Waste pollution is a planetary threat, so far away yet so close. Ideally, we wish for zero waste. However, only one-third of the generated waste is recycled in the USA. Being ash is the most common terminal for waste. This image shows the fascinating visual impact of coal ash on a micro-scale. Illinois is one of the nation’s largest producers of coal and coal ash. Although Illinois is poised to become the first state in the Midwest to ban coal-burning power plants, historic coal ash raises concerns at Illinois coal plant sites. As a graduate student and resident in Illinois, my research is expected to shed light on excavating the full potential of ash resources, minimizing ash risks, and turning ash into treasure. We are dedicated to identifying ash value components and establishing the links between critical elements and the potential for maximum benefits. The ash values we discovered so far will help remove dissolved phosphorus from agricultural runoff to combat eutrophication. Beyond this image, we hope to deliver the message: we are on the road to achieving sustainable development - digging into small things will have huge benefits that the ash is not trash but a potential treasure.



The Silver Lining by Fiz Hassan from Architecture

The Silver Lining entry

Amid the thriving, contemporary urban capital of Pakistan, exists a dense 41,000 sq. mile squatter settlement, housing over 10,000 Christian minority residents. To me, what appeared to be a dividing wall concealing few old houses, turned out to be a deeply embedded and neglected community, independently fighting their own battles for equitable healthcare, education, flood mitigation, and basic human rights.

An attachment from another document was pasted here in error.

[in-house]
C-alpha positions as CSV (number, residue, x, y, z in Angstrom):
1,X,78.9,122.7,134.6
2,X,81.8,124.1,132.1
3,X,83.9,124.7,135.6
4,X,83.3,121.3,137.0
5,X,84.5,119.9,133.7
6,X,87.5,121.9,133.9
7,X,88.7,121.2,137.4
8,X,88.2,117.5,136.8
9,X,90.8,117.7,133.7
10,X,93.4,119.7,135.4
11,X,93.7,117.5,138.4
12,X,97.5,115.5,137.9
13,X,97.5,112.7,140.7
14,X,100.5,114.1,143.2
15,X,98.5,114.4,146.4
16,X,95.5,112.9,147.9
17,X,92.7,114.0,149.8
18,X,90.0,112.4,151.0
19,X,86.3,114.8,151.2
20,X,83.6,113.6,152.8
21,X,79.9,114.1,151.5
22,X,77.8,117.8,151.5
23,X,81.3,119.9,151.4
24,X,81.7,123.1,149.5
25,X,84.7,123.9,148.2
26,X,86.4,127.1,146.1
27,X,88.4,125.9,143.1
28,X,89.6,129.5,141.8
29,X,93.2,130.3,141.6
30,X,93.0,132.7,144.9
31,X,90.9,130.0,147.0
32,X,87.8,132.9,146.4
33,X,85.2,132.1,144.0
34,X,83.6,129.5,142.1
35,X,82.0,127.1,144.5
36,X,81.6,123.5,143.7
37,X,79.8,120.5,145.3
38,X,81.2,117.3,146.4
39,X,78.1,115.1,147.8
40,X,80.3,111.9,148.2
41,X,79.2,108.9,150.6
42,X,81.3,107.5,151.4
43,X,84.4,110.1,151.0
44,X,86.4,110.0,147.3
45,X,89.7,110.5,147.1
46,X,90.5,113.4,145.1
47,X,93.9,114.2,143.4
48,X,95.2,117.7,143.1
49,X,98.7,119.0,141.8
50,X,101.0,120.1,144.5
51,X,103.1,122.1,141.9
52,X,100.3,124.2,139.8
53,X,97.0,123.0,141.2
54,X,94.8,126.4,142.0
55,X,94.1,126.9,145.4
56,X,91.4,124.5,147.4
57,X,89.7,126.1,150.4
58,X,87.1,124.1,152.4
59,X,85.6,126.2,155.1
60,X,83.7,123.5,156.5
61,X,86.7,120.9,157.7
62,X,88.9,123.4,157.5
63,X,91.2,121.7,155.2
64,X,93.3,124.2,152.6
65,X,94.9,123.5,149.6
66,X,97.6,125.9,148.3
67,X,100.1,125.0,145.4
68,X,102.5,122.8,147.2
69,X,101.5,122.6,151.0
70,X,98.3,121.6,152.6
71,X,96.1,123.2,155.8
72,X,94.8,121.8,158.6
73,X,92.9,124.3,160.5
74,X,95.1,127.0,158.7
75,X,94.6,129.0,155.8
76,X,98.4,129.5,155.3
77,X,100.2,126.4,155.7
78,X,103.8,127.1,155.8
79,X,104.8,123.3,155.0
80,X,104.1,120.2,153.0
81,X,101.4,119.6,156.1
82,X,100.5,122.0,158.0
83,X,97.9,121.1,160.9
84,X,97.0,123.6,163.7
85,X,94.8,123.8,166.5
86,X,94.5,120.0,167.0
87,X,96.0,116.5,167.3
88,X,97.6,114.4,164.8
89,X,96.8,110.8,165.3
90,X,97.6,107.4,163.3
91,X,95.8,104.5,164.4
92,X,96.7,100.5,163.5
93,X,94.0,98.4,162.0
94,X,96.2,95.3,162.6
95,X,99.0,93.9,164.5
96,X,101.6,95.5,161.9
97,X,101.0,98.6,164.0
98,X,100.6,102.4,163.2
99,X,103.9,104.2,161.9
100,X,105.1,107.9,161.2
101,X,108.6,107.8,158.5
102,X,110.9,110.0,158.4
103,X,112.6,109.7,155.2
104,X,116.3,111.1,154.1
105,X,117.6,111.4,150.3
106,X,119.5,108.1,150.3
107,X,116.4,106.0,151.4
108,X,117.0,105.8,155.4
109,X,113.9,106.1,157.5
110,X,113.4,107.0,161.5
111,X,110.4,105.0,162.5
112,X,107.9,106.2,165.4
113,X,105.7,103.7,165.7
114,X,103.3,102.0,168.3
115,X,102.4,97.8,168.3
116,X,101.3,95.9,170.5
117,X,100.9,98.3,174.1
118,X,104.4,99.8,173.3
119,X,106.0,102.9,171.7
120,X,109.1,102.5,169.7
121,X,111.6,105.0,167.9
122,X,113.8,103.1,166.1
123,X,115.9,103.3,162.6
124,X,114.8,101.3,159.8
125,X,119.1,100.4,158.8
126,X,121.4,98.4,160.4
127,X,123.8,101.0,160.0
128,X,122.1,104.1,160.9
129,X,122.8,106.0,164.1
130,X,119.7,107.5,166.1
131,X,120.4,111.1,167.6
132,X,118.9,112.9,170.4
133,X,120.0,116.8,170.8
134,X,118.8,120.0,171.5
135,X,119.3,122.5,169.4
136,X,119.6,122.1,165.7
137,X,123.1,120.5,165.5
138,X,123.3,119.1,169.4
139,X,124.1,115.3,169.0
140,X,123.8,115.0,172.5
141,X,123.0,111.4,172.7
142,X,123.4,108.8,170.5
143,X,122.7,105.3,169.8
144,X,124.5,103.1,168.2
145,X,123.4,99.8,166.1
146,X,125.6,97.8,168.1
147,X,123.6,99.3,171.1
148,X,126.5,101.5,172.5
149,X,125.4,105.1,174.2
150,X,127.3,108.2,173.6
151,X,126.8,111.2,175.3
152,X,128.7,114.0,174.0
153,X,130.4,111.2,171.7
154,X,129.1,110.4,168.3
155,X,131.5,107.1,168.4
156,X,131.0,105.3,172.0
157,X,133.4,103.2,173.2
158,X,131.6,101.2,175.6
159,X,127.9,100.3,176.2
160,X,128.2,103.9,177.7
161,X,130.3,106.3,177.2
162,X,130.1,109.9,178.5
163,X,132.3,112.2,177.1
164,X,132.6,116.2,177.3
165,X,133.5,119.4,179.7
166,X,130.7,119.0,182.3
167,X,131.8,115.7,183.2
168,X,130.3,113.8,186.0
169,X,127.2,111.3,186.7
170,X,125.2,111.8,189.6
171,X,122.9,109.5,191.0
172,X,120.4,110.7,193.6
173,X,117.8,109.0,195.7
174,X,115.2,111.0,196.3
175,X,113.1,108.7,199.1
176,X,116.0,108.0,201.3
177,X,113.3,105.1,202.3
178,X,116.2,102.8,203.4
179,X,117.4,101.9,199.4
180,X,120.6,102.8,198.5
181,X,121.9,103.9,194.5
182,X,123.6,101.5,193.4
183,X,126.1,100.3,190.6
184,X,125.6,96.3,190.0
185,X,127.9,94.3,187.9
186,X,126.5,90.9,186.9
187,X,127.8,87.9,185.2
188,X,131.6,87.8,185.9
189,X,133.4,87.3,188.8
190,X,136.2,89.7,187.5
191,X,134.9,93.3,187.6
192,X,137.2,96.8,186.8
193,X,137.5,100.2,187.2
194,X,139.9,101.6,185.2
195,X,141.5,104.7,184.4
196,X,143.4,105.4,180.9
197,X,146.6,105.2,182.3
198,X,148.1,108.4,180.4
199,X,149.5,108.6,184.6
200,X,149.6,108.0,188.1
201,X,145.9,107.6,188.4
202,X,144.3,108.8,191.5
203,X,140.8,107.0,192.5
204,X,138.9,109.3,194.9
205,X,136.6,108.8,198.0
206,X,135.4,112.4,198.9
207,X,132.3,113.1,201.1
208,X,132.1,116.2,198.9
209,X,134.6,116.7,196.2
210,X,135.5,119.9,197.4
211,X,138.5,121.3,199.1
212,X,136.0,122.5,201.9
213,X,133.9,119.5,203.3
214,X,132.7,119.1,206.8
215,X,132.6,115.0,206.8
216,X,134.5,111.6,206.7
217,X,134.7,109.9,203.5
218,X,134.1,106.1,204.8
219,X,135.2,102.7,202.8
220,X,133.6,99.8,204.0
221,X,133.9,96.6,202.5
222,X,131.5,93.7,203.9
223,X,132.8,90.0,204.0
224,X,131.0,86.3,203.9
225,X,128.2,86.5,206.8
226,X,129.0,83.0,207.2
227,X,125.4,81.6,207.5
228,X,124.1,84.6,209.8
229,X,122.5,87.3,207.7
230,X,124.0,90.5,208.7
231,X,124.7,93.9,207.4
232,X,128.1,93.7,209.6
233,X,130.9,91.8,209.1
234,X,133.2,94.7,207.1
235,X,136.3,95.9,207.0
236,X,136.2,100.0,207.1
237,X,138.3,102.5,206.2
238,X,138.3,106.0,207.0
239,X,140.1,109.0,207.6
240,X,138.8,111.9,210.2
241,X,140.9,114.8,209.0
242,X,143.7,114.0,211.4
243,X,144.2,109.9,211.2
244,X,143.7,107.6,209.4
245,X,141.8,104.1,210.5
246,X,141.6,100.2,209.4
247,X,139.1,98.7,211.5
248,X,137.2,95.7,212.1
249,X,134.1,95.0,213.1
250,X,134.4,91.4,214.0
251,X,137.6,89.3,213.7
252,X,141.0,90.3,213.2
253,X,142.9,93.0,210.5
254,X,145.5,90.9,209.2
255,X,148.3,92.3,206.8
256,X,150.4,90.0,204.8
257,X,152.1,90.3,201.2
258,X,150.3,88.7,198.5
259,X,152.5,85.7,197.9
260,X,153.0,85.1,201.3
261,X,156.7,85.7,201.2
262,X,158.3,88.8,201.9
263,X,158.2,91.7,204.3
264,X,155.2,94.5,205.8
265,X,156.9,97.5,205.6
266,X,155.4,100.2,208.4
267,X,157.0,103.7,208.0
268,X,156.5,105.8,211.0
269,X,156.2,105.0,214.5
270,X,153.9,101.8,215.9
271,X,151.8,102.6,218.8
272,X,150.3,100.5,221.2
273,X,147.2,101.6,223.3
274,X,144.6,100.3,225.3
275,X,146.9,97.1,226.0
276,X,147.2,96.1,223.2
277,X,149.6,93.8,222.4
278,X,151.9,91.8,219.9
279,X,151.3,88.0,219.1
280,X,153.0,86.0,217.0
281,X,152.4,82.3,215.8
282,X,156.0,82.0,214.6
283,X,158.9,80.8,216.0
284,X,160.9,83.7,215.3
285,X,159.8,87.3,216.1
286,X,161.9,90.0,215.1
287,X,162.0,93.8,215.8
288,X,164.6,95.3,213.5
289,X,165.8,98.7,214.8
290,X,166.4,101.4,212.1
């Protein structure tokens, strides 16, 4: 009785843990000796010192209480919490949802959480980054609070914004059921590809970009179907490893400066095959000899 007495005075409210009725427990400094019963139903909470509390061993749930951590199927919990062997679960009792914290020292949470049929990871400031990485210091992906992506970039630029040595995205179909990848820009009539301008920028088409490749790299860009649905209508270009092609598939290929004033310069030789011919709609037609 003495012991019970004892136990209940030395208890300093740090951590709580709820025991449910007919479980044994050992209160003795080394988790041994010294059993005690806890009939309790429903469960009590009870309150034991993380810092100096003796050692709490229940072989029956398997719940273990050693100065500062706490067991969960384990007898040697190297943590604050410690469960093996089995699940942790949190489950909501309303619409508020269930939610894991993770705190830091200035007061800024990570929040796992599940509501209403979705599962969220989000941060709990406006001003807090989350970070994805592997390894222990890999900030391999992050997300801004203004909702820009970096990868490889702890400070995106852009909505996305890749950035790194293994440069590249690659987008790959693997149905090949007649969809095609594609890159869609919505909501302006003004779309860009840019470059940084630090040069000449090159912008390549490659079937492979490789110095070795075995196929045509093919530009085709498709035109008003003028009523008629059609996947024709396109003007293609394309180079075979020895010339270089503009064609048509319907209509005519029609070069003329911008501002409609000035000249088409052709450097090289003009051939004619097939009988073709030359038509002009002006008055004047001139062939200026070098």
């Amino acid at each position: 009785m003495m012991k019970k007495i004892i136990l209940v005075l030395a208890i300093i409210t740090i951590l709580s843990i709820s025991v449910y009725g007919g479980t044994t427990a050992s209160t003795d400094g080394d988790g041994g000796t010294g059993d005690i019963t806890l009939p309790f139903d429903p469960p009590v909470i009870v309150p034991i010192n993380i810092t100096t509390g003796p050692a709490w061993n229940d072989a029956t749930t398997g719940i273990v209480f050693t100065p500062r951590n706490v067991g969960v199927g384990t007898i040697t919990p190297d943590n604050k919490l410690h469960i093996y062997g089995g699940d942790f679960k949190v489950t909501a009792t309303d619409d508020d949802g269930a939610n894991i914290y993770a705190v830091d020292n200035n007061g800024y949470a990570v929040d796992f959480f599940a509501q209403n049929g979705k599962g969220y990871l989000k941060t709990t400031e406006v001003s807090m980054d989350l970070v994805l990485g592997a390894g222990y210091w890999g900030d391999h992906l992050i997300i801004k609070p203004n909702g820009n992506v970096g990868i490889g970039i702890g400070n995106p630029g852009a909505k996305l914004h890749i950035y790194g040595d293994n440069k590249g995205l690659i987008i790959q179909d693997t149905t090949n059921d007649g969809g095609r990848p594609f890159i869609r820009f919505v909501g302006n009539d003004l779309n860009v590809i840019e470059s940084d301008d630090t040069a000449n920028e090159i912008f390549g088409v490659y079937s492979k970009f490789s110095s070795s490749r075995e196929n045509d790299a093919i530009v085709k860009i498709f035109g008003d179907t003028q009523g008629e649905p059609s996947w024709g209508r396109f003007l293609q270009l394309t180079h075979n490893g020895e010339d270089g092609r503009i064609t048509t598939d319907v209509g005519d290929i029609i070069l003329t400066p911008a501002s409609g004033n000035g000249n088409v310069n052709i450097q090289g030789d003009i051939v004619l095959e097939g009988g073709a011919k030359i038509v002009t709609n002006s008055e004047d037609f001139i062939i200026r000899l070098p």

The evident disparity motivated me to conduct research with Professor Yun Kyu Yi to analyze the region’s energy performance metrics and evaluate the overall impact of the surrounding on its residents. With several fruitful interactions with the slum inhabitants, a common concern that surfaced was the need of a decent upbringing for their children who at this point, were aloof to the magnanimity of challenges that await them.

While walking the sloping tight streets and talking to strangers who randomly offered me food during my afternoon visits, I was comforted to see the innocence, agility, and cheerfulness of children still intact over what little they shared. A strong sense of ownership, bond, and connection was evident, hinting at a silver lining of future revival, perhaps through the productive cultivation of its youth.


Image of Research is an annual multidisciplinary competition celebrating the diversity and breadth of graduate student research at the University of Illinois at Urbana-Champaign. It is organized by the Scholarly Commons of the University Library and the Graduate College. The 2022 competitions (graduate and undergraduate) are supported by a gift to the Scholarly Commons from Mrs. Mardell J. O’Brien.

The semi-finalists were chosen by an interdisciplinary panel who judged entries on 1) connection between image, text, and research, 2) originality, and 3) visual impact. 

For more details about the competition, see the Image of Research website.